Saturday, July 19, 2014

Sc/Rambler Blue Wheel color match

Hi Guys ,
A question has come up about how accurate the paint matches between the given paint code we know from the Sheets . And the Original color on the cars rims. Its been brought up that the paint is lighter on original 45 year old rims .
My guess is over the years the paint has faded , And the paint codes will have reasonable color match as its supposed to be ..
We have all seen commercial of the Mustang in a junk yard with oxidized paint , get the paint restore treatment ...
Any thoughts on this is appreciated as always
Thanks for taking the time reading this


Replies from very good sources :

Bill Strobel 

The problem is the paint. Modern paint uses different pigments to achieve the color than were used with the original paints. The Corvette hobby runs into this all the time when cars are painted with modern paints using formulas with the approved substitutes. The color is close but not right when compared with an original color. The best deal is use an original spot of paint or an original color chip and then tint the paint to match. That is the only way to match modern paint to original colors that were used back the 60s -80s. Just be glad our colors are solid and not metallic. Today's metallic is a different size than was used back in the day and creates a different look when viewed in the sun or under the lights. No way to accurately match the look with modern paints. Bill

Jim McKee 

 Hi Bob, I believe the paint would be some what lighter on 45 year old blue wheels, because all paint fades as it ages. I have recently seen SC/Rambler wheels from a weak light blue to early FORD engine paint which is quite dark. There was a SC/Rambler sold in Michigan recently and the wheels were very light blue. More than fading could cause in my opinion. I would think they were rattle canned whatever color baby blue paint was available at Home Depot.

I don’t paint, because I have absolutely no expertise in this area. I am of the opinion the wheel color is supposed to match the blue in the stripes on SC/Ramblers. AMC cars were originally painted with acrylic enamel. I would expect any original paint cars to be heavily faded or completely chalked out by now. The vinyl stripes should have faded out to the black vinyl they were made on. Most current paints are a base color with a clear coat, because of its durability. The body color on my SC/Rambler is a recent Corvette Linen White color. I believe GM also painted this color on trucks. I like the color on my SC/Rambler and its easy to get a color match for more paint.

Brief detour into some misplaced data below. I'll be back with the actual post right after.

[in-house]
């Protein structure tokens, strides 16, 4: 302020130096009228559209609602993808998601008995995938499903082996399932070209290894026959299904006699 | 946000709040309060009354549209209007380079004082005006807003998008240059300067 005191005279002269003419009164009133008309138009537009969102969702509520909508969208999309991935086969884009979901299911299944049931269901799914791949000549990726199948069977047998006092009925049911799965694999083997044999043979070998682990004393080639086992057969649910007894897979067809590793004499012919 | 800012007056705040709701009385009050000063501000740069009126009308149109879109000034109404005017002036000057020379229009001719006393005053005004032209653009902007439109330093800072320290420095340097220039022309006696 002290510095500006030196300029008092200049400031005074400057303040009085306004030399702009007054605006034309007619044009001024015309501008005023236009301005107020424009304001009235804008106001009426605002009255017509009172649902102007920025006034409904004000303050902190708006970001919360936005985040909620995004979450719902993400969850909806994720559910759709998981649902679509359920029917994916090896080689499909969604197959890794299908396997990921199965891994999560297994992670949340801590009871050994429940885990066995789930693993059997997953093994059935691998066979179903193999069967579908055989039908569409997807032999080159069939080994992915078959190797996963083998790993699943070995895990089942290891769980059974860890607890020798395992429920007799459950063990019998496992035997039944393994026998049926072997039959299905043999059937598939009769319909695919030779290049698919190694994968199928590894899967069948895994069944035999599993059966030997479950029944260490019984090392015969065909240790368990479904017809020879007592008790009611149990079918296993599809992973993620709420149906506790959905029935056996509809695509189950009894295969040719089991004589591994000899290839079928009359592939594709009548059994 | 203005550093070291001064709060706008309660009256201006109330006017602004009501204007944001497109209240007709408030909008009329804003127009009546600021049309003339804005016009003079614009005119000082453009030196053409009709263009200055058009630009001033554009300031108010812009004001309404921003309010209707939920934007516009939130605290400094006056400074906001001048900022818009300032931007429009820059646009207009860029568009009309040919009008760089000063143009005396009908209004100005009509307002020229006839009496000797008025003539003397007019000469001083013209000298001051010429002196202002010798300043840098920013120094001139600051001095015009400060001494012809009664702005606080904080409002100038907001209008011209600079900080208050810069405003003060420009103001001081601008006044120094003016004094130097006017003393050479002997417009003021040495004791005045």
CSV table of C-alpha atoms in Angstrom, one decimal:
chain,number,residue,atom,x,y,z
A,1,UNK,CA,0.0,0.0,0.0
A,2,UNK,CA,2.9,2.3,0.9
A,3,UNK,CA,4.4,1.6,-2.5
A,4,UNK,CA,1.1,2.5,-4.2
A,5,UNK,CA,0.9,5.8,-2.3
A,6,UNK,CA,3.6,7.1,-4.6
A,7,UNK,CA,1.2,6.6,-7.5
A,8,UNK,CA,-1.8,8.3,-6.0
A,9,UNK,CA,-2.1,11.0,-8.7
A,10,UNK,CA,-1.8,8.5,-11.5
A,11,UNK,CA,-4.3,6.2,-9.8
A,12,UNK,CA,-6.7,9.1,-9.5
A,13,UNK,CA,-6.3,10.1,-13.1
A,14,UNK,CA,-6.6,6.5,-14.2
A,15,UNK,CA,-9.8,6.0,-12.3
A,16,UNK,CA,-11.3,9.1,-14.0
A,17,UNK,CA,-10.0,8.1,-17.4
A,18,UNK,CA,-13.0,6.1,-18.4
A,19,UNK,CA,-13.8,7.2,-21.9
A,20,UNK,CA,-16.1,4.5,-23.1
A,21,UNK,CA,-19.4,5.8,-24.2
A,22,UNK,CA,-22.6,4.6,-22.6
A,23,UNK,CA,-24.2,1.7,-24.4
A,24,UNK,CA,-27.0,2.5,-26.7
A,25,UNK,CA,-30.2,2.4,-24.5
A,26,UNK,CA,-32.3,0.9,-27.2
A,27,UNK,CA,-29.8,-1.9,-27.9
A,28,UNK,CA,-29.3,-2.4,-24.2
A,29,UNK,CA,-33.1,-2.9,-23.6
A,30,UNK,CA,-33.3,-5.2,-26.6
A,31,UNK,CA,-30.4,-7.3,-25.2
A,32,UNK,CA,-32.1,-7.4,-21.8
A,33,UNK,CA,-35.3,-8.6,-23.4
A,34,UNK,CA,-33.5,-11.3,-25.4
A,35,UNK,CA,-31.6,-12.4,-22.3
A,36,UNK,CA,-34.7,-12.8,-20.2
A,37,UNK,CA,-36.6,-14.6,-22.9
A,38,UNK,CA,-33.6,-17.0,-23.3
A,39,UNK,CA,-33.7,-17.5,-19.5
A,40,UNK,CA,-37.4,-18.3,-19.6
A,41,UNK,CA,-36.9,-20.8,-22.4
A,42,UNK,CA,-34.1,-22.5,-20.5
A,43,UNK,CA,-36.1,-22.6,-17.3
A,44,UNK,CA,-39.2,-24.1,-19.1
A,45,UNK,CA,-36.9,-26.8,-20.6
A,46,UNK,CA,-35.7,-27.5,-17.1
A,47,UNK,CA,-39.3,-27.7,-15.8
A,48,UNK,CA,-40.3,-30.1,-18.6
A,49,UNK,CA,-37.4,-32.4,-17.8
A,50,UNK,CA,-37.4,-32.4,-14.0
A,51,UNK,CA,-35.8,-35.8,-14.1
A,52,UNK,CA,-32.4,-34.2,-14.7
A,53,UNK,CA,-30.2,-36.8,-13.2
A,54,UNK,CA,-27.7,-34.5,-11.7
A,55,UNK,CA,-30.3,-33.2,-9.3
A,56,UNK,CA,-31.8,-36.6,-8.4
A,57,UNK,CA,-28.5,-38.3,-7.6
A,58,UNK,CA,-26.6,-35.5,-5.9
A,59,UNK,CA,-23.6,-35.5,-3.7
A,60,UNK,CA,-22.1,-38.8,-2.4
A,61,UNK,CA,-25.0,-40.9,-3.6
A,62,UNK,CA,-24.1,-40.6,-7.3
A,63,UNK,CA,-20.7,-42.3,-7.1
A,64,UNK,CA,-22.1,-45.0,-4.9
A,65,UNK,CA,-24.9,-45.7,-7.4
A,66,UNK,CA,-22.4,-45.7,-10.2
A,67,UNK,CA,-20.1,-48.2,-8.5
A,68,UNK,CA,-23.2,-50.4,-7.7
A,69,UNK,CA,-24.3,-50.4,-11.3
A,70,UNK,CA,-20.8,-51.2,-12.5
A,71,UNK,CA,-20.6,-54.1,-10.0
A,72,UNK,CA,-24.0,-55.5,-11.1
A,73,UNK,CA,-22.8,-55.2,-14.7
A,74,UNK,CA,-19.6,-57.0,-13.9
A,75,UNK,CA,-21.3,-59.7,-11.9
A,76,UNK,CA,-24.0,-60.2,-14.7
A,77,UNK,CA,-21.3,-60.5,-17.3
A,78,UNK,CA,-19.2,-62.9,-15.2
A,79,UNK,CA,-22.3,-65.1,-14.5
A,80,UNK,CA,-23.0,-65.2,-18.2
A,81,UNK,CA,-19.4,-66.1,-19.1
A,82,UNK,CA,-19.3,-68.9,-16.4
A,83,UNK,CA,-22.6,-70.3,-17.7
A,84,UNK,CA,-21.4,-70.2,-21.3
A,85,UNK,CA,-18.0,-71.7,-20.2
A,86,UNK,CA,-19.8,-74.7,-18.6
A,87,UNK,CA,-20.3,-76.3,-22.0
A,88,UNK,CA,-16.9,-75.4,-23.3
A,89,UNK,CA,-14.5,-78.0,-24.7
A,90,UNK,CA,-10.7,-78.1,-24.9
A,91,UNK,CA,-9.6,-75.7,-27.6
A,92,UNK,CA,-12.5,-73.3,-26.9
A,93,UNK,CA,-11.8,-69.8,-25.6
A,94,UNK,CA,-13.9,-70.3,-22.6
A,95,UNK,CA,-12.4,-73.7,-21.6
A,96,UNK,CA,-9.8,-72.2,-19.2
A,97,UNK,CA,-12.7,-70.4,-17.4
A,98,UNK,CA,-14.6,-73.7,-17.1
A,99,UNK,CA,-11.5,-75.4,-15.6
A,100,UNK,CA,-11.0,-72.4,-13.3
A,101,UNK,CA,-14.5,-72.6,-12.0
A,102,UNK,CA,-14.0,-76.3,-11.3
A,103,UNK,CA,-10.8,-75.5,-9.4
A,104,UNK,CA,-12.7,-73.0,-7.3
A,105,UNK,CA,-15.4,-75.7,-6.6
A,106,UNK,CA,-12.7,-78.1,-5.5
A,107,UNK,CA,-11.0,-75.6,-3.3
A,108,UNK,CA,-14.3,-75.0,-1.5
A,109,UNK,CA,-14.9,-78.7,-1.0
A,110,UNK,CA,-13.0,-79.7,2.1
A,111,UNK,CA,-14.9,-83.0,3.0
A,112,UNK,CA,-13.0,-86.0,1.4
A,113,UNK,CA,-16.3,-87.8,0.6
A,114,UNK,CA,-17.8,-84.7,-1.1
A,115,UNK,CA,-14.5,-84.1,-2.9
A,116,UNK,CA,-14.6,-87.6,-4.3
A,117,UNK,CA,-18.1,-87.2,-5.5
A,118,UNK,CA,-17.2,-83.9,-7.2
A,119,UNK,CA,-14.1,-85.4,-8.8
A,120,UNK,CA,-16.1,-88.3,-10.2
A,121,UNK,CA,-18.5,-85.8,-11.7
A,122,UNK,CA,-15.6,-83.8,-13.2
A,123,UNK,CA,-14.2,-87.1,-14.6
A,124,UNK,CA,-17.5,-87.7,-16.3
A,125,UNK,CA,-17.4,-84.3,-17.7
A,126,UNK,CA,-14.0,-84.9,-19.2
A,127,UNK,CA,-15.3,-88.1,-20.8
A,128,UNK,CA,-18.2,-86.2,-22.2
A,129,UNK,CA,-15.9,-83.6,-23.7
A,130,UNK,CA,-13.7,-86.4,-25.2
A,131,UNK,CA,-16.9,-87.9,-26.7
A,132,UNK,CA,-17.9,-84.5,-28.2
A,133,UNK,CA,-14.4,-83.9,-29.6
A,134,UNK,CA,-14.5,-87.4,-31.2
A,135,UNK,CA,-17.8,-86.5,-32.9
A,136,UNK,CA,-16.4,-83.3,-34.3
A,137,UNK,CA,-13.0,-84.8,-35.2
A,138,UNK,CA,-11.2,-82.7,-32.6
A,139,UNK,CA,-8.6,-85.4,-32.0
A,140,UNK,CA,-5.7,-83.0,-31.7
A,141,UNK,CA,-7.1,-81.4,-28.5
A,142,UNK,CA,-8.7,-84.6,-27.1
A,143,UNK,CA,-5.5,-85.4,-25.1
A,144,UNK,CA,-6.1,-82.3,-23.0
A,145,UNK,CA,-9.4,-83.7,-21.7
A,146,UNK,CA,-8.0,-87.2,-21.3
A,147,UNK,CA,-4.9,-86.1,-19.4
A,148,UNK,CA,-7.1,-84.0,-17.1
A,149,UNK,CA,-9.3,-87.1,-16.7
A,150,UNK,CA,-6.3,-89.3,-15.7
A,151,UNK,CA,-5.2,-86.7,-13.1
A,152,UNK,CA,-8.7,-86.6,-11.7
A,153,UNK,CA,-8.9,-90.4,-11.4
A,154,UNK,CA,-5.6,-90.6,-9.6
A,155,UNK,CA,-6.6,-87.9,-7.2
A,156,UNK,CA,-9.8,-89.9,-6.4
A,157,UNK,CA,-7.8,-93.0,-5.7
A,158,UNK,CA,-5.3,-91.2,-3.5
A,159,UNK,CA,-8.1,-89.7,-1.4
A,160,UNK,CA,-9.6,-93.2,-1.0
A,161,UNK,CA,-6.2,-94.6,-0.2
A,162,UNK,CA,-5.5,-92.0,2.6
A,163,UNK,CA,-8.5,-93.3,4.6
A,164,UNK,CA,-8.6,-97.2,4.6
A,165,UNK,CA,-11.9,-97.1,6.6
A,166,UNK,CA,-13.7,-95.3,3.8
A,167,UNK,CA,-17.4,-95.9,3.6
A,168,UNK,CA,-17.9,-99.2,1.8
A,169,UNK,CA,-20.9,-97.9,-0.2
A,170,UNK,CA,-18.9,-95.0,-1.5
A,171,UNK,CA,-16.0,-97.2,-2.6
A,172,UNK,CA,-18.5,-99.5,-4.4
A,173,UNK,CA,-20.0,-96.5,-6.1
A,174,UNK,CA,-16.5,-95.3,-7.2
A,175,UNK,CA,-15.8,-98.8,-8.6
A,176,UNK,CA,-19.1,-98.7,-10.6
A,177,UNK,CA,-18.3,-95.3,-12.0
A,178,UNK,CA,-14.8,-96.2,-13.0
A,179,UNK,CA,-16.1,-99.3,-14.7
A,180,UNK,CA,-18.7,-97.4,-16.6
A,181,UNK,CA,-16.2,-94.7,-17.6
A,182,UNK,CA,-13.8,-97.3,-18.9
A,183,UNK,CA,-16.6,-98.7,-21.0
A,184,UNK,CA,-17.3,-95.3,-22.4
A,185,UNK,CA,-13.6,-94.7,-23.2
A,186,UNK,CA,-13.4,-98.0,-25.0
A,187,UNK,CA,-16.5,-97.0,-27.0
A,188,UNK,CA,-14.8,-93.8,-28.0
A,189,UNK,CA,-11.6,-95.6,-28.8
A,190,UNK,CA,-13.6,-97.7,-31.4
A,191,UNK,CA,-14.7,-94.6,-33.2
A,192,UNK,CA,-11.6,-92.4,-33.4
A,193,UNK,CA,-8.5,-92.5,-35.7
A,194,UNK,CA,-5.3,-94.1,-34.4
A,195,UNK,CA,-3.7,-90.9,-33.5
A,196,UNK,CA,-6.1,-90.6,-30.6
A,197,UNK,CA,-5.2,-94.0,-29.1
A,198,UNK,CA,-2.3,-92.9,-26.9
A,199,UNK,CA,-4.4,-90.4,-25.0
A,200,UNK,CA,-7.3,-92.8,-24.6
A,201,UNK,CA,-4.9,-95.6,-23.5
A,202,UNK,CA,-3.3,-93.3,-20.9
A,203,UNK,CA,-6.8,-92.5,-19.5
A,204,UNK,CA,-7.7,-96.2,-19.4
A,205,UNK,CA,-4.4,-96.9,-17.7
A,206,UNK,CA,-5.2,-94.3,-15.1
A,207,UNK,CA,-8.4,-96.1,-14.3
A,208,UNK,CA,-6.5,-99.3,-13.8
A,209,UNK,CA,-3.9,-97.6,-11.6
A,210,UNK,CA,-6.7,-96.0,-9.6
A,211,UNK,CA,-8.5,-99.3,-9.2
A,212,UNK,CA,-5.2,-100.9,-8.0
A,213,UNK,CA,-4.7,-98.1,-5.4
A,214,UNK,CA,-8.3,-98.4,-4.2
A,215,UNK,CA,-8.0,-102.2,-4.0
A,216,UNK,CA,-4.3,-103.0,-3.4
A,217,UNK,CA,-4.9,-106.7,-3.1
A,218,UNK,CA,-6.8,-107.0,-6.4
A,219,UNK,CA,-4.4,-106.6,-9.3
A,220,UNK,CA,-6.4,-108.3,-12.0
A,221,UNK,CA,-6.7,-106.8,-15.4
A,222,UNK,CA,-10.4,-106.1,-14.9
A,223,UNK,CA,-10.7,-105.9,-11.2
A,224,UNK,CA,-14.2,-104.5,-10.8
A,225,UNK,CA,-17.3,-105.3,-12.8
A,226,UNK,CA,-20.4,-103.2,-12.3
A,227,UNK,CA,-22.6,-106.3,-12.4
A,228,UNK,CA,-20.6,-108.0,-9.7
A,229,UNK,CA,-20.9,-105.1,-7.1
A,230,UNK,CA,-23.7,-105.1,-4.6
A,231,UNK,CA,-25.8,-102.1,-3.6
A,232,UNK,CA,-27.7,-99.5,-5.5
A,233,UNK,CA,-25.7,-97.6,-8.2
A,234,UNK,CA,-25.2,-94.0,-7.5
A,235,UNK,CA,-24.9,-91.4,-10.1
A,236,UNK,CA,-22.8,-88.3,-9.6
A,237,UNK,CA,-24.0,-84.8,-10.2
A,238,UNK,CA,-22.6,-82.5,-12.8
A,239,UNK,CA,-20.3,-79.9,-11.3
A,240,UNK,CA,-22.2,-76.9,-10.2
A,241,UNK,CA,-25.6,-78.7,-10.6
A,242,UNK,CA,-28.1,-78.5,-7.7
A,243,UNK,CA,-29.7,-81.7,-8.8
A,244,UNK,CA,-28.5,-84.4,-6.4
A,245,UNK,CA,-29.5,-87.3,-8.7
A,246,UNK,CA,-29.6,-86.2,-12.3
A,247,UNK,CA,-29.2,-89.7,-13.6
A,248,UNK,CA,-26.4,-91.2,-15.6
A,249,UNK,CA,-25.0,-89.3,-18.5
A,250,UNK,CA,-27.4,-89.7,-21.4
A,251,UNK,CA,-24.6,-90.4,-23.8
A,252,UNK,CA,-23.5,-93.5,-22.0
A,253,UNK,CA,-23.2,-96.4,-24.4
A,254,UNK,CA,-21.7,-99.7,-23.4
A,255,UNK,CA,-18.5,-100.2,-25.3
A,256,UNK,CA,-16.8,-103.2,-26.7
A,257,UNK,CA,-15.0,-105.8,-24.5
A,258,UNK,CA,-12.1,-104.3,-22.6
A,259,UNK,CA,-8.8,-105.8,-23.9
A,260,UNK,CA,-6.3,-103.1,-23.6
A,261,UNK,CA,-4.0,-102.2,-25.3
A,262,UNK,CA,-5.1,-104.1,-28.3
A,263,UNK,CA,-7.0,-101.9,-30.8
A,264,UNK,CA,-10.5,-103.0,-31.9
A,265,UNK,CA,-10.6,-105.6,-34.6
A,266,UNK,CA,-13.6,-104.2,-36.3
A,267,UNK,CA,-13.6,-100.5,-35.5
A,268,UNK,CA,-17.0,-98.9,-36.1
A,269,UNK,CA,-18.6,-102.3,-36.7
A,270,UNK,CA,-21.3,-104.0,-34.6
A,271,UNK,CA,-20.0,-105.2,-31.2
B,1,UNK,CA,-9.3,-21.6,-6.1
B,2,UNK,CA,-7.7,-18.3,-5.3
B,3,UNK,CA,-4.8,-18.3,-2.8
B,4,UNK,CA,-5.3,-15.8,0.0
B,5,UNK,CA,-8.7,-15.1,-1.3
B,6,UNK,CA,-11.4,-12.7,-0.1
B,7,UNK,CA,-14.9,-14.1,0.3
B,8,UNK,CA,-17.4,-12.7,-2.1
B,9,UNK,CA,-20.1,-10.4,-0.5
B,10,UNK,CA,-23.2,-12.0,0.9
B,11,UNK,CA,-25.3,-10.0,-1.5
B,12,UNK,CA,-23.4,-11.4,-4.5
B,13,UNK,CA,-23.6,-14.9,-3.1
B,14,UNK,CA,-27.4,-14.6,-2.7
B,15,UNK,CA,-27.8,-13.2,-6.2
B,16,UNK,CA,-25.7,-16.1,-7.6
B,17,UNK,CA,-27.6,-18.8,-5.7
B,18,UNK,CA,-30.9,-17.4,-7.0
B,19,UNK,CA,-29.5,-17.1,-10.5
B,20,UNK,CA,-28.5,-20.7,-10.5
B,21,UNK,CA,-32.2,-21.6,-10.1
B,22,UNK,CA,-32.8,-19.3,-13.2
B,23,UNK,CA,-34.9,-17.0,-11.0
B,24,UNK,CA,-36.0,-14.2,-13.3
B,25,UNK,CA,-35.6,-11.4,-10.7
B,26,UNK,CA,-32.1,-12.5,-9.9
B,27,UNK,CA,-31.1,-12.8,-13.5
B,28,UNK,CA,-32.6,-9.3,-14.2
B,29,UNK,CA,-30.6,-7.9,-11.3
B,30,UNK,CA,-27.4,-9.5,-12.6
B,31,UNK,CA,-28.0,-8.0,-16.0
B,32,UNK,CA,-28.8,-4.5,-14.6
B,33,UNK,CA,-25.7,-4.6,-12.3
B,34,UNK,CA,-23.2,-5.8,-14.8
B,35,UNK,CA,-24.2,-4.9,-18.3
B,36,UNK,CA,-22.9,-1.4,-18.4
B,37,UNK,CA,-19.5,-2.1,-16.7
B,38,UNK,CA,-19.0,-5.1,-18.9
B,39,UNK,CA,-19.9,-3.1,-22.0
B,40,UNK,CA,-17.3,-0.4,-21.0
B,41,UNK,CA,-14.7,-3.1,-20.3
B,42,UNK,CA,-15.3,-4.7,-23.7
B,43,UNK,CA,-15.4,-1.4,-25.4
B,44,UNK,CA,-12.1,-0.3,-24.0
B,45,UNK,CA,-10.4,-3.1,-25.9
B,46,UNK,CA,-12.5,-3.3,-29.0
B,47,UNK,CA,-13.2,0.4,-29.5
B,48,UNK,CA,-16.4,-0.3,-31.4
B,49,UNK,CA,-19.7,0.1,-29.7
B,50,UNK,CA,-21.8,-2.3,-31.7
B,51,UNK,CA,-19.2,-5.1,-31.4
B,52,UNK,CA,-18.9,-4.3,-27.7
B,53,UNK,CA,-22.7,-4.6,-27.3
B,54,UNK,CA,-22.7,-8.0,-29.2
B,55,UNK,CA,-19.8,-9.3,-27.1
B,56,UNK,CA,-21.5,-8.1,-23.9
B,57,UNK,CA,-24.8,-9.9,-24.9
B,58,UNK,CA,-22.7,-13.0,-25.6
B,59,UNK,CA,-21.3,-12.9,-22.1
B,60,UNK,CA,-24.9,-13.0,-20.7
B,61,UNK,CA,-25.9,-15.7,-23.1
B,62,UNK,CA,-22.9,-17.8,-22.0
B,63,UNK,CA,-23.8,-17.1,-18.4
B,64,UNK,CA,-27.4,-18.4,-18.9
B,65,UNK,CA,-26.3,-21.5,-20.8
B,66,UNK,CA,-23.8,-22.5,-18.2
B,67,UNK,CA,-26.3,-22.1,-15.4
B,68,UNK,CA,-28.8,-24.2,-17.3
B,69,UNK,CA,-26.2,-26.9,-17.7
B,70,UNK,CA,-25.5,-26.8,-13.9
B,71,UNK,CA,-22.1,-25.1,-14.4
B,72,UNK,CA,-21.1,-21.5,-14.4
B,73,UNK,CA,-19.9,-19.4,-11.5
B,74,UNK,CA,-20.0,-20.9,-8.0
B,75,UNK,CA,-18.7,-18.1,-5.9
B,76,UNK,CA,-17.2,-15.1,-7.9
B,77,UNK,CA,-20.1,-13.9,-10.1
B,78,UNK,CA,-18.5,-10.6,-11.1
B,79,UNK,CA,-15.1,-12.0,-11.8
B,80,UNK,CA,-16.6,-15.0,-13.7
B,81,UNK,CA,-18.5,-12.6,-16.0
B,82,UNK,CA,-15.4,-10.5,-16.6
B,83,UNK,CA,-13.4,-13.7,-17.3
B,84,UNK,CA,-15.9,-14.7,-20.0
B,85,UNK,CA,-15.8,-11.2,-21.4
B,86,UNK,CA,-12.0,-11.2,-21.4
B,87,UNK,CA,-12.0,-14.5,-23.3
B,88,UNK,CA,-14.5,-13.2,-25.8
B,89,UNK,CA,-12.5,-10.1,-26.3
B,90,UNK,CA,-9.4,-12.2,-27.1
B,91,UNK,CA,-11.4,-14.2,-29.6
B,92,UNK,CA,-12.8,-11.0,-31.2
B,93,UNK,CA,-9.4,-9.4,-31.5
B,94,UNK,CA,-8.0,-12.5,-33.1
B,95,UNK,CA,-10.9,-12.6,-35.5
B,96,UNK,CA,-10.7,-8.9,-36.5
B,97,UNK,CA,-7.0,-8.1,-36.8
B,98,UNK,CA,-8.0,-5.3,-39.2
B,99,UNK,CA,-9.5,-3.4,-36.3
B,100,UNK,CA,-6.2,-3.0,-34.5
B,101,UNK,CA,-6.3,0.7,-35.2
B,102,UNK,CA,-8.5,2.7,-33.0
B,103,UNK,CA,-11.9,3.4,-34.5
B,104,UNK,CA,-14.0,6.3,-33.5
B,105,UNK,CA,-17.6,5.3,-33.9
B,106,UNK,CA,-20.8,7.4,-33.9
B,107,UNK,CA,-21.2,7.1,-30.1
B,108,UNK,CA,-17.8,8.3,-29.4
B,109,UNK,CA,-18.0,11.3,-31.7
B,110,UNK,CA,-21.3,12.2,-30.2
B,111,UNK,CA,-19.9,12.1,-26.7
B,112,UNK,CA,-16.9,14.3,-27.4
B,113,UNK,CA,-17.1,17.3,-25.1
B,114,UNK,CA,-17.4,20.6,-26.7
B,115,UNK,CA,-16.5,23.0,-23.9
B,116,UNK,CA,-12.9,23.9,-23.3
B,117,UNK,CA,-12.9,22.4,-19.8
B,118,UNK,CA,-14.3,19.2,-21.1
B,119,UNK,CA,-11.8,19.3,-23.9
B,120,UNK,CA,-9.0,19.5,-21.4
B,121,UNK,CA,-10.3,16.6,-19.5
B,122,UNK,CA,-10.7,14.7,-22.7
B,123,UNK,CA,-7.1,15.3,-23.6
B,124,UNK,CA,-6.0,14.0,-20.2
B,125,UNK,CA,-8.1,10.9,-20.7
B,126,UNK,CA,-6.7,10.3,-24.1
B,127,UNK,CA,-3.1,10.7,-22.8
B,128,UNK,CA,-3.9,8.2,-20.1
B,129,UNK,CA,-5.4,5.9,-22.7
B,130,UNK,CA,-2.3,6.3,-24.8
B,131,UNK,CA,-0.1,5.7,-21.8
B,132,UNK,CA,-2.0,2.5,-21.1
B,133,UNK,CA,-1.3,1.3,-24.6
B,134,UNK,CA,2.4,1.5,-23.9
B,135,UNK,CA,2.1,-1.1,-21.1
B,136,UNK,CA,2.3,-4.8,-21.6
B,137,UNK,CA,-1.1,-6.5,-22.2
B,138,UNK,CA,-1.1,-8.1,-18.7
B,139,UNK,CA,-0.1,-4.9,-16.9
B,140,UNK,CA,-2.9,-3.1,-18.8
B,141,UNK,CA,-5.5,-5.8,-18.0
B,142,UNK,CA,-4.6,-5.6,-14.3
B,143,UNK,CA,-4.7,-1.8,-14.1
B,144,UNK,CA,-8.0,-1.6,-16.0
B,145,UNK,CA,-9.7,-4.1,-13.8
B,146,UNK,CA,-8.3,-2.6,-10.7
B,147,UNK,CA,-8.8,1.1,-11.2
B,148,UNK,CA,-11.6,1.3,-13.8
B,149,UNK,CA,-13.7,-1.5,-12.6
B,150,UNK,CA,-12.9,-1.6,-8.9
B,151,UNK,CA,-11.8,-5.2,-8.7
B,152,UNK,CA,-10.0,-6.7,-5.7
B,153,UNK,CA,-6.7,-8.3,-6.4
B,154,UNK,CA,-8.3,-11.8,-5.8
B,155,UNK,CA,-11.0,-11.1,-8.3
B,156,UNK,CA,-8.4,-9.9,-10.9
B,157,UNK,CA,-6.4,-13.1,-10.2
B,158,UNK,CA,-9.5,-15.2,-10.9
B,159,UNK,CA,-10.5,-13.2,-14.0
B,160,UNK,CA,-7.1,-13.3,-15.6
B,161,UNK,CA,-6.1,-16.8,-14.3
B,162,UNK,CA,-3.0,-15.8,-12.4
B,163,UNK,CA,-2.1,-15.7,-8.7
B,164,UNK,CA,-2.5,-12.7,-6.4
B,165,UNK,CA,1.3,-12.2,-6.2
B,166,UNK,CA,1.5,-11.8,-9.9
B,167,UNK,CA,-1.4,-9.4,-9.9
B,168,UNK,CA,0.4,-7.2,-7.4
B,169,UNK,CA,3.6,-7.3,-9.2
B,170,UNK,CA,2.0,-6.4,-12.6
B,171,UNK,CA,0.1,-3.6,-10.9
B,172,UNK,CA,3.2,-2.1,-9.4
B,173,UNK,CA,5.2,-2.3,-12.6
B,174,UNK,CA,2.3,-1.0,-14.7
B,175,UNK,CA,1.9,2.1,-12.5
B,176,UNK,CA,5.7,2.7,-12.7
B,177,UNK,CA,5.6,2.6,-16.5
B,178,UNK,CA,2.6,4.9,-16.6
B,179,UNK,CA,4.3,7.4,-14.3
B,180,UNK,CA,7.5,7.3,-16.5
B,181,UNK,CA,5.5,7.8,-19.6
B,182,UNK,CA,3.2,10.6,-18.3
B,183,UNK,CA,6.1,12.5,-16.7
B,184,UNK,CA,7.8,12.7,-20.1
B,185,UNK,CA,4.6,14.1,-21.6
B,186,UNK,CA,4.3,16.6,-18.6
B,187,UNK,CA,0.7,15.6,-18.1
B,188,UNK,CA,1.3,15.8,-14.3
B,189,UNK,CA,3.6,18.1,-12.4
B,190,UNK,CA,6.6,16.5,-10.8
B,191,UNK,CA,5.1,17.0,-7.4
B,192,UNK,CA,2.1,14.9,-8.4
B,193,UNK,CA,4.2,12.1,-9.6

I have very good results with the paint the local distributor supplies the paint shop I use use. There is one locally that can convert the original AMC paint codes to a current paint color thats widely available. They have been in business for 52 years and have old car color charts for the old paint codes. At least for the AMC cars I have have had painted. I painted a Frost White AMX, the three colors on my SC/Rambler and an Alamosa Aqua Rogue with a Frost White top in the last ten years. The paint matched the paint in the trunk and inside the doors on the AMX and the Rogue. The SC/Rambler was a rotisserie job. Most of the better paint distributors have a machine for color match if they don’t have a conversion for 45 year old AMC paint codes, I believe the machine does a very good job at matching colors. I have not had any experience with spot in jobs on my AMC cars, because I haven’t done any of those. I am very pleased with the paint color match on my AMX and Rogue sitting side by side even though they were painted seven years apart. Its possible to get very close to the original SC/Rambler paint colors if you want to. Regards, Jim

Eddie Stakes

Hi Bob several reasons for this. AMC was known to use what is in parts bins that day, for instance is a 69 Javelin with blue interior coming down line, and not all interior pieces blue, a tray would roll along with car till the end where appropriate pieces painted (could have been red, tan, black in 69) dried, then installed. The big problem was not letting the line stop for any reason. If it did, there would be hell to pay, especially for a slow selling model like SC/Rambler or say, Rebel.
On top of that you had a variety of paint suppliers to AMC. Rinshed Mason, Dupont, also Martin Senoir come to mind, there are more but listed in my AMC PAINT section
I can tell you stories of AMCs damaged by owners in 1970s, taken to AMC body shop at dealers, fixed, painted, but while it looked super repaired, take another look at it from 15-25 feet away and you would see a slight, not noticable up close, but slight discoloration, might be a cunt hair lighter or darker. Which means the dealer ordered paint probably from 3rd party.
Regardless, if someone is comparing a original paint on a almost 50 year old rim, I guarantee you that patina, UV discoloration and ANYTHING that rim has come into contact the past 5 decades including soap, brushes, cleaners, will discolor it and usually gets lighter. Same with AMC rally rims, same with Rebel Machine rims, those turn a light silver for instance.
how many colors of red do you see in this original owner AMX with 'red' interior? When the cars were new, you had deviations in the colors of interiors due to moldings, plastics used and paint. Some of them had 5 'shades' of whatever color is was supposed to be. New.
So yes, chances are the 'bright blue' on the rims have simply faded with time. PS I have a hurst SC/Rambler page on my site from many years ago
and a photo of my A paint one bought for $500 in 1990s
Eddie Stakes
713-464-8825 days

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